3 edition of The New-England diary, or Almanack for the year of our Lord 1725. ... found in the catalog.
The New-England diary, or Almanack for the year of our Lord 1725. ...
by Printed and sold by J. Franklin, at his shop in Union-Street, near the Green Dragon, where may be had the same almanack printed on a broad-side. in Boston
Written in English
|Statement||By a native of New England.|
|Series||Early American imprints -- no. 39821.|
|The Physical Object|
|Number of Pages||16|
Parker’s ephemeris for the year of our Lord Woodcut portrait on title. T (10 copies). The cœlestial diary: or, an ephemeris. For the year of our blessed Saviour’s incarnation. Hence this year of our Lord MDCCCXCIX has been the allotted day and hour for the writing of this book. There has been a trend of destiny which has brought not only a book on oldtime child life, and that book at this century end, but has included the fate that it should be written by Alice Morse Earle. Poor Robin's Almanack for the year
made one Voyage to New England to visit my Grandfather Mr Henry. Sewall. And in the year he went thither again; his rents at New- bury coming to very little when remitted to England. In my father's. absence, Octo , my sister Jane Gerrish was born at Badesly. and was baptised by Mr Cox at Bishop Stoke in the house of Mr Boys. Nicholas Prestone, tailor, and John Outlawe, were attached to make answer to John atte Hille, and William, his brother, in a plea of deceit and falsehood; for that the same John Outlawe, at divers times between the Feast of Our Lord’s Nativity, in the 49th year, &c., and the First Sunday in Lent, then next ensuing, came to the said John atte.
Early years. Born in Groton, Connecticut, Daboll was the son of Nathan Daboll (born c. in East Hampton, New York; died c. ) and Anna Lynn (born in Groton).He had two brothers, John (born ) and Benjamin (–), and two sisters Susannah (born ) and Amy (born ). Daboll's father was born with the surname Dibble, but changed it to Daboll. The literature section of Shmoop's video collection. Learn more about To Kill a Mockingbird, Huckleberry Finn, and Great Gatsby through ShmoopTube's Literature Video Section from the experts at Shmoop. Newcomers can take a tour of the site and its tools too.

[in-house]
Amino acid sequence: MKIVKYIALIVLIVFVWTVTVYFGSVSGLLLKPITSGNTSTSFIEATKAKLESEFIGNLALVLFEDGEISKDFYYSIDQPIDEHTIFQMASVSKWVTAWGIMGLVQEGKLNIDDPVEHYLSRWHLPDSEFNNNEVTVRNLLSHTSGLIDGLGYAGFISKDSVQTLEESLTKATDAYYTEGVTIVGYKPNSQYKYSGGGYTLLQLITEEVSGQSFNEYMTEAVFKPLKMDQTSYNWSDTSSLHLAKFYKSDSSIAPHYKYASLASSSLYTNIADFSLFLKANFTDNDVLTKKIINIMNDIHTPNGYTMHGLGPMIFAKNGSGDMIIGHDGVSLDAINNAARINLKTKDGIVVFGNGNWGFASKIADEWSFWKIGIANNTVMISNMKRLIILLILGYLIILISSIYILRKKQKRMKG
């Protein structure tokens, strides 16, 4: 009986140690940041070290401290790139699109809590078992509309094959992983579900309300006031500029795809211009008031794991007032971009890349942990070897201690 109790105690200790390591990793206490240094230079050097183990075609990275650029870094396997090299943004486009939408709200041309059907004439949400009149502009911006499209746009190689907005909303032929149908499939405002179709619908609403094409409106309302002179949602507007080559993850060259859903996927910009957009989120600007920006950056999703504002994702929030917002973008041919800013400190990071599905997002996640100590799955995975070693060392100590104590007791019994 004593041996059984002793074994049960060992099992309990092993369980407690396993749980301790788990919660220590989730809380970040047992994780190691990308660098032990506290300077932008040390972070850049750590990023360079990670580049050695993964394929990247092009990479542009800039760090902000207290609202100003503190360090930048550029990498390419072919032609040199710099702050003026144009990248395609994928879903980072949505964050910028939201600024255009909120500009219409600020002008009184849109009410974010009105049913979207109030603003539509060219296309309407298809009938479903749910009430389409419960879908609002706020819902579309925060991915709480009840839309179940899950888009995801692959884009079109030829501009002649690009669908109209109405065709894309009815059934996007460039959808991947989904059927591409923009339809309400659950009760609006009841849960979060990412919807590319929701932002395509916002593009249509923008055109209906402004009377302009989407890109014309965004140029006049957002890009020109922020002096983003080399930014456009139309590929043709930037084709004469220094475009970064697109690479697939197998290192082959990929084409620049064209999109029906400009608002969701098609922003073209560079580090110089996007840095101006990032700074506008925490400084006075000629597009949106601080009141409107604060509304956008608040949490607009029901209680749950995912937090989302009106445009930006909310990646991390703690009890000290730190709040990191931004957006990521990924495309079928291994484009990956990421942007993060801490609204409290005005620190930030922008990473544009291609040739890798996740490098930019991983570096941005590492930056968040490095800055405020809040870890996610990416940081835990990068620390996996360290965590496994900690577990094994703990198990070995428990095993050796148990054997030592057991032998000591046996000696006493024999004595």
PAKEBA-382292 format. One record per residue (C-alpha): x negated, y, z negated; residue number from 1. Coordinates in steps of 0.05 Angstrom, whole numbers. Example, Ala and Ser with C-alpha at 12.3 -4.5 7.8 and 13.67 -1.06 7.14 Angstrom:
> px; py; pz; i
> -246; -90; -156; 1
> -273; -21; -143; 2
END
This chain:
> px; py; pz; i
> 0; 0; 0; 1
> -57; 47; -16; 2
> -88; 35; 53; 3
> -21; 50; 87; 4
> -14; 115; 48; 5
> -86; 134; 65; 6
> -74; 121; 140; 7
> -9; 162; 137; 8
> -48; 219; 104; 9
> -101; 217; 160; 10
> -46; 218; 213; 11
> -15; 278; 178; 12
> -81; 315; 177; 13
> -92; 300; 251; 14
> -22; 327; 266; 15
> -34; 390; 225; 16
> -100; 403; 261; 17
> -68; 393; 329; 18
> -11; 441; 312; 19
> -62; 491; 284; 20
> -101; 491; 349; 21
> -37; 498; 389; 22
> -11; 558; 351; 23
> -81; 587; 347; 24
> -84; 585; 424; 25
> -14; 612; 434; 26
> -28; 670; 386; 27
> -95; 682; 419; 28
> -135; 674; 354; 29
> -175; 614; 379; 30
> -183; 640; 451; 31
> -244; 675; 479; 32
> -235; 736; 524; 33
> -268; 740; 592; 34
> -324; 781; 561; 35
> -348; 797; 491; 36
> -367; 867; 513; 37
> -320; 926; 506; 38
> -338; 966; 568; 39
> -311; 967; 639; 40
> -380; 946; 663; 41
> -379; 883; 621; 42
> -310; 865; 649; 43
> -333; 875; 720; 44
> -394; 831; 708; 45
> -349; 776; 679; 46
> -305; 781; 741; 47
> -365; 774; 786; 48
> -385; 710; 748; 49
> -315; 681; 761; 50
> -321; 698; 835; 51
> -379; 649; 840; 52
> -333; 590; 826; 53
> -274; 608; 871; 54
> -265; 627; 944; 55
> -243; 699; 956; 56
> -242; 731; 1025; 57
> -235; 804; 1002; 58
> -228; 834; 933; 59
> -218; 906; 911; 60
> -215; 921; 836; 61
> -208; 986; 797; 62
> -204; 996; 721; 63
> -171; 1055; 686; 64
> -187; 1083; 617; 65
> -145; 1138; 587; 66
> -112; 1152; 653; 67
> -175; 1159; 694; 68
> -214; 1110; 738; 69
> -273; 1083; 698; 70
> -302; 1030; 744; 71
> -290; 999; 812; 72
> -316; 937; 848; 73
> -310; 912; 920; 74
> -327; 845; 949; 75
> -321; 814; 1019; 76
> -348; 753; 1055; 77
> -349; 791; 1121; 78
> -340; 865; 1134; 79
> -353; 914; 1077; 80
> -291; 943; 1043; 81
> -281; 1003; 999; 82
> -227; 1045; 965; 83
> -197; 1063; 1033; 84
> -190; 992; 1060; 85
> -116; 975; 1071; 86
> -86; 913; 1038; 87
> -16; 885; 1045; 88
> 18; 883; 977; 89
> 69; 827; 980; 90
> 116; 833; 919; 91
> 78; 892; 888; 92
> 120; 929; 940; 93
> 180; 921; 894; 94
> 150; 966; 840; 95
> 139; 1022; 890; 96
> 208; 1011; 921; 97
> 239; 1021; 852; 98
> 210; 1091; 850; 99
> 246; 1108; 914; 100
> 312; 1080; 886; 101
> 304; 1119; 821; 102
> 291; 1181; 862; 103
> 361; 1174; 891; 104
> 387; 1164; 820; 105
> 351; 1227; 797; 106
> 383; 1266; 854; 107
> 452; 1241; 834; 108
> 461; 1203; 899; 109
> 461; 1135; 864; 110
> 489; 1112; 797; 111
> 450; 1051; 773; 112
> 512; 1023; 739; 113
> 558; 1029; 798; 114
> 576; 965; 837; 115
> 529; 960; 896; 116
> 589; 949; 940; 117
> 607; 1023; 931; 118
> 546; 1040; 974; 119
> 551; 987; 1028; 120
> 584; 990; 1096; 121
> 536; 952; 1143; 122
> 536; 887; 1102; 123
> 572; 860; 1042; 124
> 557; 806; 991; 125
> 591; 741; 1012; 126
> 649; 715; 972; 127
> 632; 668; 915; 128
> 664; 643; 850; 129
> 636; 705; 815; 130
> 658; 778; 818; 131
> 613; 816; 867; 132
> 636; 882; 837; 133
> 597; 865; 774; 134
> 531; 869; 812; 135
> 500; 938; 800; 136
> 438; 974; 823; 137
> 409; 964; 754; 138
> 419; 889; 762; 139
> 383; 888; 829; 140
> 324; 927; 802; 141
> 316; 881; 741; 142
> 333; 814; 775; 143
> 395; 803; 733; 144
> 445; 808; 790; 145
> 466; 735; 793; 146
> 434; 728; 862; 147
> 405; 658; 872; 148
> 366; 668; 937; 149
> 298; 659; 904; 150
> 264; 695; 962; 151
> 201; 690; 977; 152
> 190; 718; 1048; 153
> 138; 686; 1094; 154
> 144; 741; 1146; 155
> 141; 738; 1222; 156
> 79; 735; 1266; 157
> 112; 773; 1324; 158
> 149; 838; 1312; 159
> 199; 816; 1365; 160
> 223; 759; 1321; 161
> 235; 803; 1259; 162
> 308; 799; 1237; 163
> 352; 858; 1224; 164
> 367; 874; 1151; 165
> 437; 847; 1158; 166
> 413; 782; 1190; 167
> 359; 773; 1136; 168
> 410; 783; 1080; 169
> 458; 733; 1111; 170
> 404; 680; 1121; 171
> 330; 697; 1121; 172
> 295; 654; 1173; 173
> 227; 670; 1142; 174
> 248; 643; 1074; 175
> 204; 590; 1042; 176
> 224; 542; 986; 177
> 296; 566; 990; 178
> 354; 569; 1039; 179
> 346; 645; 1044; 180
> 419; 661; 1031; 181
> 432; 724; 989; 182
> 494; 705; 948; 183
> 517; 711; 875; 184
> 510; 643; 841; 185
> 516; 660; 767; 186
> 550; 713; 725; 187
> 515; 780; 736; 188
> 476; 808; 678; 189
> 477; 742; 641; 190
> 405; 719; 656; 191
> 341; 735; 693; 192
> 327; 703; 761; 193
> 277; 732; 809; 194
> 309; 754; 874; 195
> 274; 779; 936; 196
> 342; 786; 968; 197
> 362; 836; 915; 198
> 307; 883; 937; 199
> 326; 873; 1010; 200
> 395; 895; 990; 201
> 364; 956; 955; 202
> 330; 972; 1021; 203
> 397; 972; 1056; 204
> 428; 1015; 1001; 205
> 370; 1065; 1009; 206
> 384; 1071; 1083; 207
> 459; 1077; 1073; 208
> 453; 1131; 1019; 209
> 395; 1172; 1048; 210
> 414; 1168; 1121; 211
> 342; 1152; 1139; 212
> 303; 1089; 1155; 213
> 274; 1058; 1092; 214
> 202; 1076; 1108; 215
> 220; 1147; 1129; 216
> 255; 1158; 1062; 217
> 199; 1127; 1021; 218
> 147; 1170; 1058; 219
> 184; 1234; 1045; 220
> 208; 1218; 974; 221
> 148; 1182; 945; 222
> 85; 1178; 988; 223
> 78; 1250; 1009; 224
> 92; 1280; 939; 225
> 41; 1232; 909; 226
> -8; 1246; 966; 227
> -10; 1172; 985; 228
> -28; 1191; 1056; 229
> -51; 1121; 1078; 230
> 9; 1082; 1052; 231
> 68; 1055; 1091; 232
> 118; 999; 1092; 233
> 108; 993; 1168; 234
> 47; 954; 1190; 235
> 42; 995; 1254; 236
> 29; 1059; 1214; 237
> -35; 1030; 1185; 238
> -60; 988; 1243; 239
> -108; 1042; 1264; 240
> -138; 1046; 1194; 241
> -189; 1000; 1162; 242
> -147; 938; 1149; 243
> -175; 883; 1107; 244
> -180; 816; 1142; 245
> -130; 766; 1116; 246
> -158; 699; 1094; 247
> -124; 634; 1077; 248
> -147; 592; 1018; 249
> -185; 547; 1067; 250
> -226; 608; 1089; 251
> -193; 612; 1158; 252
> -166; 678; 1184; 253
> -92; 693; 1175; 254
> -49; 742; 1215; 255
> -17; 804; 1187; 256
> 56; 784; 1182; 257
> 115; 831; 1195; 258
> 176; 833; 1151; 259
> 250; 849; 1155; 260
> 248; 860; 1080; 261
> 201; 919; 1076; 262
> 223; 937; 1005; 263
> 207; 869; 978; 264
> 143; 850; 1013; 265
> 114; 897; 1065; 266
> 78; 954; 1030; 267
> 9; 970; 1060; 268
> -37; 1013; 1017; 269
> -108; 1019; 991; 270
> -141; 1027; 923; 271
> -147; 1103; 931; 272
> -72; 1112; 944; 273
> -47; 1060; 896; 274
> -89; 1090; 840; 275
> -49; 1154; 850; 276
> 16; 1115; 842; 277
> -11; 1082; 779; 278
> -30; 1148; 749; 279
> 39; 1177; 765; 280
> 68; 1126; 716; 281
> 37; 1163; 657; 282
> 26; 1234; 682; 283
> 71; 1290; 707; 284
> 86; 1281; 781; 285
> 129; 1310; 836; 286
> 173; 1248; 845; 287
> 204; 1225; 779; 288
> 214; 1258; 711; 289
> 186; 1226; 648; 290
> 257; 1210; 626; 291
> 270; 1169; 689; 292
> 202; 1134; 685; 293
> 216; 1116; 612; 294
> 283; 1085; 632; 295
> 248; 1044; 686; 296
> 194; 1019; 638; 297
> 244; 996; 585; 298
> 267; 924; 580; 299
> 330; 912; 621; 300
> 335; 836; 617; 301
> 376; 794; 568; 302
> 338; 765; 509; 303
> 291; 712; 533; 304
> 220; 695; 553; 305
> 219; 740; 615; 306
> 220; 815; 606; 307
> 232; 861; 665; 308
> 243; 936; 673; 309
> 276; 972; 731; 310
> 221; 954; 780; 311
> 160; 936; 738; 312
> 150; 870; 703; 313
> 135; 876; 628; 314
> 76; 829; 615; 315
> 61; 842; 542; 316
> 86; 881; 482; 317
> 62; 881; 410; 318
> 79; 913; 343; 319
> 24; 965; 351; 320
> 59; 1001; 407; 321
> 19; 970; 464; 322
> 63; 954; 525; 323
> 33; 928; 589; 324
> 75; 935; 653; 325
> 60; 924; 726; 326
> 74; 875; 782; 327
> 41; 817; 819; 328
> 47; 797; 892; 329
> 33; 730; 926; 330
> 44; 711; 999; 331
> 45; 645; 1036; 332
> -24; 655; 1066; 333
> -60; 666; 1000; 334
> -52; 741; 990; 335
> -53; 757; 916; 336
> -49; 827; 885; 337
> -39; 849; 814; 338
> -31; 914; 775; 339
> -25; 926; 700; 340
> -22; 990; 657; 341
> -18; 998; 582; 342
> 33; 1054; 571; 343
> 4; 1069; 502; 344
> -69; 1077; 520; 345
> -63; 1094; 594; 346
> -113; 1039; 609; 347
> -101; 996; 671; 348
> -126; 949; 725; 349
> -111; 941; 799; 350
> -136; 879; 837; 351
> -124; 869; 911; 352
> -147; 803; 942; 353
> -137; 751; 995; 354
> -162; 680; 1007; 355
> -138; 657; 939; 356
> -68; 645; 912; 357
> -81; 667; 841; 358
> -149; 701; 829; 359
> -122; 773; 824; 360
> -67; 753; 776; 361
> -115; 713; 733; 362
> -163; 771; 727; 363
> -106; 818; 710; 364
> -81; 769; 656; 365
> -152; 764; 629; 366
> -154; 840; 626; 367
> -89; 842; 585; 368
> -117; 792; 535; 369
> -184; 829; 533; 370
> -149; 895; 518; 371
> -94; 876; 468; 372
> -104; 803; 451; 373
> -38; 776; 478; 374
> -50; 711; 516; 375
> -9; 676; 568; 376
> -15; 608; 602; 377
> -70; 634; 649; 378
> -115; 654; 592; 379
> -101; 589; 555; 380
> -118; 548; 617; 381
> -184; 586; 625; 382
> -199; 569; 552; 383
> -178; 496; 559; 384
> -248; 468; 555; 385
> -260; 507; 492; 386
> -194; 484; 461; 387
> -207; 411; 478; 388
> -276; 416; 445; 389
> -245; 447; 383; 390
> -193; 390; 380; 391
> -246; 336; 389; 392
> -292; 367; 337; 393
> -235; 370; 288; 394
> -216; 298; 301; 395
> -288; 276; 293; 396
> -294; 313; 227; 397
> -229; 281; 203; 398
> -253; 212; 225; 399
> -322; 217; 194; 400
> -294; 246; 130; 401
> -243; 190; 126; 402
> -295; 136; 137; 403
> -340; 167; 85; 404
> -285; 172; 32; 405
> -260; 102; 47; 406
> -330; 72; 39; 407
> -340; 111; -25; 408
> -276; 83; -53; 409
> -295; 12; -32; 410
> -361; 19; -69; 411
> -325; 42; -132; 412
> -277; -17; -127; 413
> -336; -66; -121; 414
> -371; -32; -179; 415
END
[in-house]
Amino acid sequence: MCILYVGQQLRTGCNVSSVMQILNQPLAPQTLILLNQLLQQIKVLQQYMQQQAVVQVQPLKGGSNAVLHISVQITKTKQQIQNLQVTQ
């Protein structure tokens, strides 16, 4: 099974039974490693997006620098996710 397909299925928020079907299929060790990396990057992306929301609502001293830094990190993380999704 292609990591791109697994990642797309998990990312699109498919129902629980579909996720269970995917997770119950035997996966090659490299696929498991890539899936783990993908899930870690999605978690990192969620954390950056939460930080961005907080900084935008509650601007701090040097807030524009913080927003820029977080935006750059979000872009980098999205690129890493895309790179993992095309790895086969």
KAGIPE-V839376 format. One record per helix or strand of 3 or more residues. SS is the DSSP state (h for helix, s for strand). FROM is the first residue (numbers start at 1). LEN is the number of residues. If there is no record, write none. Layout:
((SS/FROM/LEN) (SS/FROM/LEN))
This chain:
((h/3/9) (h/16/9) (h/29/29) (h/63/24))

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Get this from a library. The New-England diary, or Almanack for the year of our Lord [Nathan Bowen]. Get this from a library. The New-England diary, or Almanack for the year of our Lord.
[Nathan Bowen]. AMES, Nathaniel. An Astronomical Diary: Or, Almanack for the Year of Our Lord Christ, [caption title]. Boston: Printed and Sold by R. and S. Draper., . pp. Self wrappers, stitched. Contemporary marginalia to few leaves, light toning and spotting. Fair, lacking final leaf.
The first almanac made following Dr. Nathaniel Ames' death. Nathan Daboll (May 5 [O.S. Ap ] – March 9, ) was an American teacher who wrote the mathematics textbook most commonly used in American schools in the first half of the 19th century.
During the course of his career, he also operated a popular navigation school for merchant mariners, and published a variety of almanacs during the American Revolution : May 5 [O.S. Ap ].
Which presidents were born in New England and ' 'The New-England diary, or, Almanack for the year of our Lord Christ, ' 'The New-England diary, or, Almanack for the year of our Lord. all his Book[s] (a Few only Excepted)."4 The Catalogus printed here probably dates from when Robert Treat Paine, then a fledgling merchant himself, sold a collection of books at a public sale through Jotham Maverick of Boston.
A memorandum of that account, including a list of titles retained by. Eben W. Judd has written: 'Kollock's New-York pocket almanack, for the year ' 'Judd's Connecticut almanack, for the year of our Lord ' 'An astronomical diary, or almanack, for the year of.
the new-england diary, or, al-manack for the year of our lord christ apply’d to the horizon of boston, n.
england, where the north daboll, nathan: daboll’s new-england almanack, for the year calculated for the meridian of new-london, in lat. 41 deg. 25 min. north, and 4 hours 45 min.